Horace Pippin, Mr. Prejudice

Discrimination undermined the sense of victory for African American vets

Horace Pippin, Mr. Prejudice, 1943, oil on canvas, 46 x 35.9 cm (Philadelphia Museum of Art)

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Pippin, Mr. Prejudice

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Key points

  • Racial discrimination continued to undermine the legal rights granted African Americans after the Civil War well into the 20th century. This injustice is especially apparent in light of the service, sacrifice, and patriotism of African Americans in the military during both World Wars.
  • “V for Victory” was a popular slogan in the allied fight to end World War II that had been coined by Winston Churchill (Prime Minister of Britain). African American groups expanded its meaning to create the “Double V” campaign, promoting the dual hope that victory in war could be accompanied by an end to racial conflict and discrimination on the home front.
  • Horace Pippin had served in the segregated 369th Infantry Regiment during World War I. This unit was known as the Harlem Hellfighters for their fierce bravery in battle. As a result of deep-seated racism in the U.S. Army, the 369th fought under French command. By the war’s end, they had spent more time on the frontline than any other U.S. troops.  When they returned home after the war, they continued to face discrimination in daily life.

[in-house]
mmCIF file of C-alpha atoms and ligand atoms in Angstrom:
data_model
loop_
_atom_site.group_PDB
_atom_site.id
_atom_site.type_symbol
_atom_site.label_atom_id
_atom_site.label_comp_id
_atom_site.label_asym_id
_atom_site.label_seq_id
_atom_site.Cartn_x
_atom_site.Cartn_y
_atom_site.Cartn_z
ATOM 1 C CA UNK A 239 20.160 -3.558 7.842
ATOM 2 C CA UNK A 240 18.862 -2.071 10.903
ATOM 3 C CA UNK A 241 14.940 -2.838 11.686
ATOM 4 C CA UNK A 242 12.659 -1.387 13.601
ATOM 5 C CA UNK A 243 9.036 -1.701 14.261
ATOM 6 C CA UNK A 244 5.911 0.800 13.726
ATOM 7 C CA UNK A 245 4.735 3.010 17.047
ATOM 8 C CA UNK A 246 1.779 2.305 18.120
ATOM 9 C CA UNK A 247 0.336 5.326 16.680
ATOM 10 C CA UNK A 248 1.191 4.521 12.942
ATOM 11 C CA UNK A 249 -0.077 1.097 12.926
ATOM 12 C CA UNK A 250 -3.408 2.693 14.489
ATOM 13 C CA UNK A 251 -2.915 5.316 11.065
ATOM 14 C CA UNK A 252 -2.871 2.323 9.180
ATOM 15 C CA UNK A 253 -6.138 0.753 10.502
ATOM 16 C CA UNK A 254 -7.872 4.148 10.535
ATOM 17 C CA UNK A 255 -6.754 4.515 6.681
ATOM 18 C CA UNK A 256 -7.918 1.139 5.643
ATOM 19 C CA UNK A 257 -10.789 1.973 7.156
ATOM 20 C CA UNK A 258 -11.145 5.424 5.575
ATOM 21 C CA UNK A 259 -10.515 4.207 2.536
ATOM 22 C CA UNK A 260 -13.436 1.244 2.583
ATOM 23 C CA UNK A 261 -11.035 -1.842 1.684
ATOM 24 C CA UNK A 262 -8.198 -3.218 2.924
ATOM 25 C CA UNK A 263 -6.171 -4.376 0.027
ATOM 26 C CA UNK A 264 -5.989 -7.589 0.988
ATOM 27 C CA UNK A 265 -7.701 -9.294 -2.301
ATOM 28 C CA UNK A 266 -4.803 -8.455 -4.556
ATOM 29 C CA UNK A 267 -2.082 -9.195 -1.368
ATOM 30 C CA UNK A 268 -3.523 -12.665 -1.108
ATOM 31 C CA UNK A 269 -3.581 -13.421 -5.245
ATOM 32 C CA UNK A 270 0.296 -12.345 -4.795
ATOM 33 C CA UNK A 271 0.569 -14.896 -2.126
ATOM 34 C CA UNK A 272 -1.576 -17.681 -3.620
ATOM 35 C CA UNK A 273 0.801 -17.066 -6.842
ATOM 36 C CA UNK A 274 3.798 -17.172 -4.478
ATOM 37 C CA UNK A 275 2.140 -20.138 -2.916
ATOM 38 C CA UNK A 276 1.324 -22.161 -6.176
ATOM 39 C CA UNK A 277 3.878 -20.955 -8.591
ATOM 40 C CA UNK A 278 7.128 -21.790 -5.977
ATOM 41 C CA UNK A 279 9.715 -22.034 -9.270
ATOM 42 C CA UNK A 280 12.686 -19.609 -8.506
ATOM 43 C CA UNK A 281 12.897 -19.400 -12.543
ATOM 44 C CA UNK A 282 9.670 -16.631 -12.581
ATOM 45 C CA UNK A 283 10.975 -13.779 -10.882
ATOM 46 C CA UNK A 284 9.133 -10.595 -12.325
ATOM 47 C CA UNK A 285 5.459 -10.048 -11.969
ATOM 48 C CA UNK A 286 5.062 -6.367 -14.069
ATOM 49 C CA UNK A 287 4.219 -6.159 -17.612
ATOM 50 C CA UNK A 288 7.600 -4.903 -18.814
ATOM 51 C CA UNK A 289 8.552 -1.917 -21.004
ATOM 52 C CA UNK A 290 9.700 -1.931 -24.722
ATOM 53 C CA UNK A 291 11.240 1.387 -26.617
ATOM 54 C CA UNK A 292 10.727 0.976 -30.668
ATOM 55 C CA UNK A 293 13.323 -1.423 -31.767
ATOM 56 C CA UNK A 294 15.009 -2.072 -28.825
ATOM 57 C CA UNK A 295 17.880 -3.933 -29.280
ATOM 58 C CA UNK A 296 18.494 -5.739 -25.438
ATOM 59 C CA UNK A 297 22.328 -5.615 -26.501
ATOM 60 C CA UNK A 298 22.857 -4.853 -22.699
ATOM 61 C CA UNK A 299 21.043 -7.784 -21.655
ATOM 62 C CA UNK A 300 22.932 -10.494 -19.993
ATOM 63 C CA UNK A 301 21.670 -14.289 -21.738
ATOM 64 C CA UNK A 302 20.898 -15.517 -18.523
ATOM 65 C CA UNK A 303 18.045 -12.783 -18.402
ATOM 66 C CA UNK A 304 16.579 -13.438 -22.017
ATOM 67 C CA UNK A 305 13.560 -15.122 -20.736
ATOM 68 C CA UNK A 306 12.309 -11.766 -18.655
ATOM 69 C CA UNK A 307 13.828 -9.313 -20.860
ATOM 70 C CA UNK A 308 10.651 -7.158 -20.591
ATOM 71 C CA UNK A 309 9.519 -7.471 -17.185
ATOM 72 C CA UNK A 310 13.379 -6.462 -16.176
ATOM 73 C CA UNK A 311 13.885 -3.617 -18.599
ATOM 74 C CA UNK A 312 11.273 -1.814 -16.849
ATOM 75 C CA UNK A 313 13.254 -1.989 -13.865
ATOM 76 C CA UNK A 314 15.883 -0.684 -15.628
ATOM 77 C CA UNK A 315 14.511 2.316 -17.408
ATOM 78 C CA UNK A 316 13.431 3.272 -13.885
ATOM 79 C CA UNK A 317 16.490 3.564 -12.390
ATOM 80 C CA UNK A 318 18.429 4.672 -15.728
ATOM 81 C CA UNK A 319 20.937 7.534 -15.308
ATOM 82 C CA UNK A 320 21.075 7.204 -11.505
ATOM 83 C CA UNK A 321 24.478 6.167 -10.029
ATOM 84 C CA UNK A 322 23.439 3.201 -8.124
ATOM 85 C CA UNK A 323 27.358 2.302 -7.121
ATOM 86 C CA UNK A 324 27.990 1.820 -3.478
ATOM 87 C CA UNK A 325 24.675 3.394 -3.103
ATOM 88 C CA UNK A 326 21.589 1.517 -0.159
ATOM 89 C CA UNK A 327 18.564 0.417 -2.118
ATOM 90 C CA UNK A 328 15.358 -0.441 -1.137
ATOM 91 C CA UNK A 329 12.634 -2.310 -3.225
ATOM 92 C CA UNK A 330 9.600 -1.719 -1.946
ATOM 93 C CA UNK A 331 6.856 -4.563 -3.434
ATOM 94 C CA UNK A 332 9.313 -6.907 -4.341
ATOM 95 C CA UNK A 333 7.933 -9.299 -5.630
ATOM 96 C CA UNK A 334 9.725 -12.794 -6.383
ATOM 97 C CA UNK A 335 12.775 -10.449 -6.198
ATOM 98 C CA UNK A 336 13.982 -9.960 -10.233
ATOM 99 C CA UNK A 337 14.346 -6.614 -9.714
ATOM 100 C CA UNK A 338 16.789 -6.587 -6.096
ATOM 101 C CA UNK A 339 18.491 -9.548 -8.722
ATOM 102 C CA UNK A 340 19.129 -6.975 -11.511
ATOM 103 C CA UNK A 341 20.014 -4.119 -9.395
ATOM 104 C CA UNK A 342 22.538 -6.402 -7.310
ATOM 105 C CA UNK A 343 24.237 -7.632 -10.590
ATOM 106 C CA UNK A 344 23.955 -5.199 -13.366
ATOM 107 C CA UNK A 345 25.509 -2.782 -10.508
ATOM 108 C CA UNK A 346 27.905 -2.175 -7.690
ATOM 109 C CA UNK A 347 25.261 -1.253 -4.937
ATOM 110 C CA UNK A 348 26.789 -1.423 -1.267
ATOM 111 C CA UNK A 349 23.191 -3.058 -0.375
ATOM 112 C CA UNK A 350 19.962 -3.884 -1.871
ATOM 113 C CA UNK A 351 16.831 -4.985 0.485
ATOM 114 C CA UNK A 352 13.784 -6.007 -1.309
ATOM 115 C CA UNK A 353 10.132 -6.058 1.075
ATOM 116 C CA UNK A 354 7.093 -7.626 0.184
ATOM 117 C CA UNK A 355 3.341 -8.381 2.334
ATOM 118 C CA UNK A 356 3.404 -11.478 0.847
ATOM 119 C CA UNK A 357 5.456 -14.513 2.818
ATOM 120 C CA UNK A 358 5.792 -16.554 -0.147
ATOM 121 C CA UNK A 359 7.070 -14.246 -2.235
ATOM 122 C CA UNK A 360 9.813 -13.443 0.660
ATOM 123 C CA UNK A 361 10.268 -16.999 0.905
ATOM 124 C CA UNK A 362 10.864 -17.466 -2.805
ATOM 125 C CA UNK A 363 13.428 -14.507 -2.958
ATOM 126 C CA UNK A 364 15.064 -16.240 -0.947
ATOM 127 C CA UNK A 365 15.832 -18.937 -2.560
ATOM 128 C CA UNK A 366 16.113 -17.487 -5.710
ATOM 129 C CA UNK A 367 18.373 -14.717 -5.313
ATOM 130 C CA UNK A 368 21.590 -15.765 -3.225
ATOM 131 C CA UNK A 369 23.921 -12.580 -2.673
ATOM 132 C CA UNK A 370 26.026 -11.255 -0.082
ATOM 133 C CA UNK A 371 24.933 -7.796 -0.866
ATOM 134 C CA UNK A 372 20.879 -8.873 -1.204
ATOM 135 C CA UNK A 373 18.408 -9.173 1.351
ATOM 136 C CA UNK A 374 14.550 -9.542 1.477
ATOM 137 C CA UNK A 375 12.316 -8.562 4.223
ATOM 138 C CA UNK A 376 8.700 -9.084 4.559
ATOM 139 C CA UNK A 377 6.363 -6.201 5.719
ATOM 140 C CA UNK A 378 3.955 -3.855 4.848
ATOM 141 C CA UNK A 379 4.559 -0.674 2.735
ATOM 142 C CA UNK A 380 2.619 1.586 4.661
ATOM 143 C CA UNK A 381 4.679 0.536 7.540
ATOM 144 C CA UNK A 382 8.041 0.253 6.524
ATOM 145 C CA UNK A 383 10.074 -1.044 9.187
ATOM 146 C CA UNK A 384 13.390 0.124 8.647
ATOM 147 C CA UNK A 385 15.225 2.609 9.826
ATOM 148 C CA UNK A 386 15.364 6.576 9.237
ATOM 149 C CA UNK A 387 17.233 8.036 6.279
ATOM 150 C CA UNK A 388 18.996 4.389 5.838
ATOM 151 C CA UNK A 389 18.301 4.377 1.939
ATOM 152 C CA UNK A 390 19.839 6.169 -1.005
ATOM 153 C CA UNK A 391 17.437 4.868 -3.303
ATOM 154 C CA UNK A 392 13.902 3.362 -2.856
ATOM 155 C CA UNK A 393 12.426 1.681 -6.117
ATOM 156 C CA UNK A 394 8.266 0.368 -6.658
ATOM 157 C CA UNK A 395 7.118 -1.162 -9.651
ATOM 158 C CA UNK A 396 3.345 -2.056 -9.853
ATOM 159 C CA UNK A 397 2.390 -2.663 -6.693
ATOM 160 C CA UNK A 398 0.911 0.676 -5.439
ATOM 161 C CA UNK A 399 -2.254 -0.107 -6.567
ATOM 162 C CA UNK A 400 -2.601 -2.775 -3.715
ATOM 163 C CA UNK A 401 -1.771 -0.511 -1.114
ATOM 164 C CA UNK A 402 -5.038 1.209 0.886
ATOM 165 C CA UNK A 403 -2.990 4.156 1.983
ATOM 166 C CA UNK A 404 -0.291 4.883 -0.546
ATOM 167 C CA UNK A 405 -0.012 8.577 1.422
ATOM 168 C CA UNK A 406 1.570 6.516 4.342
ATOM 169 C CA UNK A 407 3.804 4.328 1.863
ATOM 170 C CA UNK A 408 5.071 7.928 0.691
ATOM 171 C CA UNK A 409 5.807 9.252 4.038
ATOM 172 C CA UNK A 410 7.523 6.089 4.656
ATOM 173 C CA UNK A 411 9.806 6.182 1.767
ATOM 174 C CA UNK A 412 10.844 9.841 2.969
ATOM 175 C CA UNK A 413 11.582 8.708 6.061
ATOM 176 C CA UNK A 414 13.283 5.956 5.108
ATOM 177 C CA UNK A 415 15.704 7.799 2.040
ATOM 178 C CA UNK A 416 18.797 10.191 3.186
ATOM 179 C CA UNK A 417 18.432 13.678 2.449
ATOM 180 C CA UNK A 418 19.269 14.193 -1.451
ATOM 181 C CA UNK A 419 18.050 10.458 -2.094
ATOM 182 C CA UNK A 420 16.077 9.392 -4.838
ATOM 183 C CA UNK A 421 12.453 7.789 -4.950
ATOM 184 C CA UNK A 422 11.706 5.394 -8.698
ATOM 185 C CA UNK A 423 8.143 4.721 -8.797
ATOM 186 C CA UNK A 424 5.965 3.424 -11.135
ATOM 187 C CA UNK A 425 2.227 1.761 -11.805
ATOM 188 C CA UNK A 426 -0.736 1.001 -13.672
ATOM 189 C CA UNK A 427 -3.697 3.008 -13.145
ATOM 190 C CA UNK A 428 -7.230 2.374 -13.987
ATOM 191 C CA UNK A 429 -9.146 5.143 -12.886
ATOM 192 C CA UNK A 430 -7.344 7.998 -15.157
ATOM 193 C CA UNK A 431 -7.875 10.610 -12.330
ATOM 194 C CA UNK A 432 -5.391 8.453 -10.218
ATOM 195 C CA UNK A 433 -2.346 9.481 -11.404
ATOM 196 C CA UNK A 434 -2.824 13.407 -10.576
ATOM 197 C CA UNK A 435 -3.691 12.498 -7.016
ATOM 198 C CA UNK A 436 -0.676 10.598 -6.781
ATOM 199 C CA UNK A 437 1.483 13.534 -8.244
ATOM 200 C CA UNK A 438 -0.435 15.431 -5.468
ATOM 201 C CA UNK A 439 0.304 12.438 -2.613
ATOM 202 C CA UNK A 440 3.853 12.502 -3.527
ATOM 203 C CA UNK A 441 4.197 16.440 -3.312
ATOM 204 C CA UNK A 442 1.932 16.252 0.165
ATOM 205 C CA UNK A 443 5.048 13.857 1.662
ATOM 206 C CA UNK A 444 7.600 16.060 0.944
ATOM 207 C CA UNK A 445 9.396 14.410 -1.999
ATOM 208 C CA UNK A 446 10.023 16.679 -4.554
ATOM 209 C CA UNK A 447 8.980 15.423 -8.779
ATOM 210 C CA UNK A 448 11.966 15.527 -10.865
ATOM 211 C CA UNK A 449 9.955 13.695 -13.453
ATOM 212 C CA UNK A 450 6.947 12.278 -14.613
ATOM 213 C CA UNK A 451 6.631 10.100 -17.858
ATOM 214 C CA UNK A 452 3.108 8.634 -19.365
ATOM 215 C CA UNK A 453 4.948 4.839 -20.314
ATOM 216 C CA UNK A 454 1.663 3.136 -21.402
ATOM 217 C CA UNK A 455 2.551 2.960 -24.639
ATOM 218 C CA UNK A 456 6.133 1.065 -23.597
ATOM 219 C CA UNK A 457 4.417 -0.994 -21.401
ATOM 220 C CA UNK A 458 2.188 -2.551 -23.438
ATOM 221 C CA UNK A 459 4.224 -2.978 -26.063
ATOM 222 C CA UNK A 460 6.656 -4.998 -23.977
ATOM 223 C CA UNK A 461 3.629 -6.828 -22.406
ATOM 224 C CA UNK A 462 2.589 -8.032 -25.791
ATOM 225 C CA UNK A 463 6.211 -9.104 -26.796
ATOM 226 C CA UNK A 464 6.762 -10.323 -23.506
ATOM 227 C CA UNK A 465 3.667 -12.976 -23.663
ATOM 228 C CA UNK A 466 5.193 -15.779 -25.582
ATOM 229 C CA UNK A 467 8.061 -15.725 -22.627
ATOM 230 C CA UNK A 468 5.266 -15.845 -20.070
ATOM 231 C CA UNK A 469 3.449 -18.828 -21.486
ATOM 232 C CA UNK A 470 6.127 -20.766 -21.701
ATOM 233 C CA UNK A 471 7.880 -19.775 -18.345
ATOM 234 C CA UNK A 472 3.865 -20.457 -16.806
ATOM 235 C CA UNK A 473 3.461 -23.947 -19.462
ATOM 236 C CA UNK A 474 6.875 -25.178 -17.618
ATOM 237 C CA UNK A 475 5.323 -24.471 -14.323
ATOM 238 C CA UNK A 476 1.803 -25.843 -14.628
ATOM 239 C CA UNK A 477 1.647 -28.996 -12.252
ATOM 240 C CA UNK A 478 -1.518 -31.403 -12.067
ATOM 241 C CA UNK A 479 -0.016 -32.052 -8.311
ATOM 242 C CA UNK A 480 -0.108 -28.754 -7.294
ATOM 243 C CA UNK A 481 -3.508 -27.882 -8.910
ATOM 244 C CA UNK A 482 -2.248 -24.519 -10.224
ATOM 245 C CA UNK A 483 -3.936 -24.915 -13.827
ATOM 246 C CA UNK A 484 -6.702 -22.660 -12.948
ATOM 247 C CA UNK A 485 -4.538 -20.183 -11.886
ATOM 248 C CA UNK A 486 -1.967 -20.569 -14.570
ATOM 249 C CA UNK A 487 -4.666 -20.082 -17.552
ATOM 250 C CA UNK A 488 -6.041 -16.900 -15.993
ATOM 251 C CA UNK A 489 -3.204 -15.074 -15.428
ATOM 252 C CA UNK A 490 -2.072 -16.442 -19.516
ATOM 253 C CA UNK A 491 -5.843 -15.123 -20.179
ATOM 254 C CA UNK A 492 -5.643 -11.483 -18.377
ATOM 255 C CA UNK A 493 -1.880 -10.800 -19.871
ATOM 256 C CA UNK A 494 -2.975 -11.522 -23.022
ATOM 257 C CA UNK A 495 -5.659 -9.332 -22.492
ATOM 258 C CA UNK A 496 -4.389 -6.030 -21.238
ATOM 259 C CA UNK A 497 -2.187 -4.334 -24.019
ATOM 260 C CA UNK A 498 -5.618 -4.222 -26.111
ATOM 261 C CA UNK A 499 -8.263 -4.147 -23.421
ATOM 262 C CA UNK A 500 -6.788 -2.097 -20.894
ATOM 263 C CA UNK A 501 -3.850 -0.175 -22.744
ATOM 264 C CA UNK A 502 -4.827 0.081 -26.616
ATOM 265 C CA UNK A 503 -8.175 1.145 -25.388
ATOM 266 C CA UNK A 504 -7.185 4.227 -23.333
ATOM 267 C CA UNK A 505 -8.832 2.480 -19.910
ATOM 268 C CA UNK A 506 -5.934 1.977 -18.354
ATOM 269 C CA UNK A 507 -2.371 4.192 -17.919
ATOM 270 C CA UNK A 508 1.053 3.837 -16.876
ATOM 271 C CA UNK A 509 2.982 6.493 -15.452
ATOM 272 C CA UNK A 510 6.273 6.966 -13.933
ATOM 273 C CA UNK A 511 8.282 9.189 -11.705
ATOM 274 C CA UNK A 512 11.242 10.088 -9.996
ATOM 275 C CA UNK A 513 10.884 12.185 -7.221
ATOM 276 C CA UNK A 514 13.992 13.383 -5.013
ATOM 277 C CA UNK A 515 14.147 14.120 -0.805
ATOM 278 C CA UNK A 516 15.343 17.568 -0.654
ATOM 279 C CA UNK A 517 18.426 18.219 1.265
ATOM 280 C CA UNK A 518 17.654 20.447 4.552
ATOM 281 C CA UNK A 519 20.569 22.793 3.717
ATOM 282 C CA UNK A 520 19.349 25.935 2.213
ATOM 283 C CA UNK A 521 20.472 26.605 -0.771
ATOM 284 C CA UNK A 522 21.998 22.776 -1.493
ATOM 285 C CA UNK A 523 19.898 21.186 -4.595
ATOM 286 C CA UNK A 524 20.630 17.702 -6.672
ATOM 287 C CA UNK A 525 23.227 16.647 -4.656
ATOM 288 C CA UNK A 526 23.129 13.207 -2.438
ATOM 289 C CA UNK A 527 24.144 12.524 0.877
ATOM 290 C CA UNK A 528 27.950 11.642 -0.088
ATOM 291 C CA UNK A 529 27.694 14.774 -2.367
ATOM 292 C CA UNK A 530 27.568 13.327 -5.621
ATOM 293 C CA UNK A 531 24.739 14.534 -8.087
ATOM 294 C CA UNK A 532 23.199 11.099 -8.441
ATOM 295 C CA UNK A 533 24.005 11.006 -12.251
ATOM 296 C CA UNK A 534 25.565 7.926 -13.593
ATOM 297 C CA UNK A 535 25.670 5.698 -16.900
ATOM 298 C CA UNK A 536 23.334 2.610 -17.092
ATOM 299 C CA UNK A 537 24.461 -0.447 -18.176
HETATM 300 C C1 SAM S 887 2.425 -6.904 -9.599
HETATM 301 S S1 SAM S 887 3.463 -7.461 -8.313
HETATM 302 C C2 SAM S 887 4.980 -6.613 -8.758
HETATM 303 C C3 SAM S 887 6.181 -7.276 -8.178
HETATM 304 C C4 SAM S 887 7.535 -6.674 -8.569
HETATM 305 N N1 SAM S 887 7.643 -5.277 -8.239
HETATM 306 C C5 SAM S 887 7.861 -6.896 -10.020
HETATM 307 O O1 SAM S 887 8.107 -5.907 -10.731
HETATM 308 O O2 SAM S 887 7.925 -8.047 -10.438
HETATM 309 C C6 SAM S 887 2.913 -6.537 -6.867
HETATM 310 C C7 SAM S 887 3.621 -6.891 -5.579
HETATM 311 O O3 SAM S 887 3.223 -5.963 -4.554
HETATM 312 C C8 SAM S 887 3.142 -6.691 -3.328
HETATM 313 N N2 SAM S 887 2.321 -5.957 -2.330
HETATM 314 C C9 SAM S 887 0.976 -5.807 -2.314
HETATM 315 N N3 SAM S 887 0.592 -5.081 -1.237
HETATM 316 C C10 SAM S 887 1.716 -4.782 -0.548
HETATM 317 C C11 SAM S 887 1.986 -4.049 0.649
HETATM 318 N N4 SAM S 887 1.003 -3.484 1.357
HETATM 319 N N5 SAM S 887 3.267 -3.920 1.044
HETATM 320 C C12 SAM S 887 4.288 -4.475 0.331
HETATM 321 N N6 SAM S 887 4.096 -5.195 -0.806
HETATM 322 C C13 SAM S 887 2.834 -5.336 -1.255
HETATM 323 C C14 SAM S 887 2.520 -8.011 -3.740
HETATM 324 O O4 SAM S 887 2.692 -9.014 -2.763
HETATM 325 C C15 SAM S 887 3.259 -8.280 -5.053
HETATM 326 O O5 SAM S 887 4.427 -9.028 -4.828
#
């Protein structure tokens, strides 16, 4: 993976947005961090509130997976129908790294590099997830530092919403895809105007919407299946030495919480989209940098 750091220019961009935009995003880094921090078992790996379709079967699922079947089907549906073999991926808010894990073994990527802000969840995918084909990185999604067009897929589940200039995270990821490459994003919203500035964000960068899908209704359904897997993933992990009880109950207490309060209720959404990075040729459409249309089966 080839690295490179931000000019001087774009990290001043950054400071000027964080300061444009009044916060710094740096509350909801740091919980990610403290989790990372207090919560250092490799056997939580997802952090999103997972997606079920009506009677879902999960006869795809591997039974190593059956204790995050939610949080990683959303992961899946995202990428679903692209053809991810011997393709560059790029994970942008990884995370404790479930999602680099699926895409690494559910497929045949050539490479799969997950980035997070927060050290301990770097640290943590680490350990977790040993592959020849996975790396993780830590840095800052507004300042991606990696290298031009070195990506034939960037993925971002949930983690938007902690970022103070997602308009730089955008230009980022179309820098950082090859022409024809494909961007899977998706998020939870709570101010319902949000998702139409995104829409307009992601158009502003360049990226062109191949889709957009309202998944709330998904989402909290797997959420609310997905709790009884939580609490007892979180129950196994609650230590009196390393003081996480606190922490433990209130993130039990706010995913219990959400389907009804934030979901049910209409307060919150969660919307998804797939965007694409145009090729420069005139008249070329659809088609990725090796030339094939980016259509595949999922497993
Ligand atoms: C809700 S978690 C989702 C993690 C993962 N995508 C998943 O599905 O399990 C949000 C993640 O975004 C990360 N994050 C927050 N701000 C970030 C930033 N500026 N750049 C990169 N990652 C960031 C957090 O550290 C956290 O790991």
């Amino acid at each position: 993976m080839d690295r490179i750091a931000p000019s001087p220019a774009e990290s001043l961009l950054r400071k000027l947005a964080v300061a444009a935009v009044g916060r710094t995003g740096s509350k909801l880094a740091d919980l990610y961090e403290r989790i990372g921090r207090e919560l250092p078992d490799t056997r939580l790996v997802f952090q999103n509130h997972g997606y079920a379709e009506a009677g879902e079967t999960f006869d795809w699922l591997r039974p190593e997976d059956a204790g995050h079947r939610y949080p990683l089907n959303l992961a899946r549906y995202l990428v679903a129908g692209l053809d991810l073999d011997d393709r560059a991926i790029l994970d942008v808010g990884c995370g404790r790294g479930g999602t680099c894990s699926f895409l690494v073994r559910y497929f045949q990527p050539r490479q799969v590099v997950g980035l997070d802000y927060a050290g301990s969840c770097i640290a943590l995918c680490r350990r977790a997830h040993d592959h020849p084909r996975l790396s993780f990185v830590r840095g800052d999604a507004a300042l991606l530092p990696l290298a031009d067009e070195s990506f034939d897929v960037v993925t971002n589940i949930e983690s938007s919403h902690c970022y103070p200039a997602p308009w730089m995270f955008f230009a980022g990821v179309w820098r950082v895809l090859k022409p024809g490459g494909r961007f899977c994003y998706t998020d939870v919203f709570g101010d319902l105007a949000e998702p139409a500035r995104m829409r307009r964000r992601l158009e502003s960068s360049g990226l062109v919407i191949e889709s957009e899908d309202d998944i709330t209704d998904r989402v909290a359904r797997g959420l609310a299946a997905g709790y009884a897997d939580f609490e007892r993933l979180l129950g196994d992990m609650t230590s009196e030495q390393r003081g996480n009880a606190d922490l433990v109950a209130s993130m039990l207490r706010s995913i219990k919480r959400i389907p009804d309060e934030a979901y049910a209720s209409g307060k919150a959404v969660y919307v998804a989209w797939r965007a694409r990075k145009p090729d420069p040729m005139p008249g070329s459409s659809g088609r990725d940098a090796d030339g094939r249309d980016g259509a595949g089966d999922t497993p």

Go deeper

This painting at the Philadelphia Museum of Art

Learning resource from the Philadelphia Museum of Art on this painting

Read about the 369th Infantry Regiment, called the Harlem Hellfighters, in World War I

Learn more about African Americans during World War I

Learn about the history of lynchings in the U.S. and the work of Ida B. Wells to advocate for racial justice

Read about Franklin D. Roosevelt’s 1941 Executive Order 8802: Prohibition of Discrimination in the Defense Industry

Learn about racial discrimination in the U.S. military and the Double V campaign

Find out about the experiences of African Americans in the military during World War II

Learn about the “Double V” campaign to fight for freedoms abroad and on the home front

See an excerpt from Horace Pippin’s World War I memoir

More to think about

Consider the discrimination faced by African Americans in the military during World War I and II. What other groups have faced similar discrimination in the military and other public service? Why do you think individuals who have experienced discrimination might still choose to serve?

Smarthistory images for teaching and learning:

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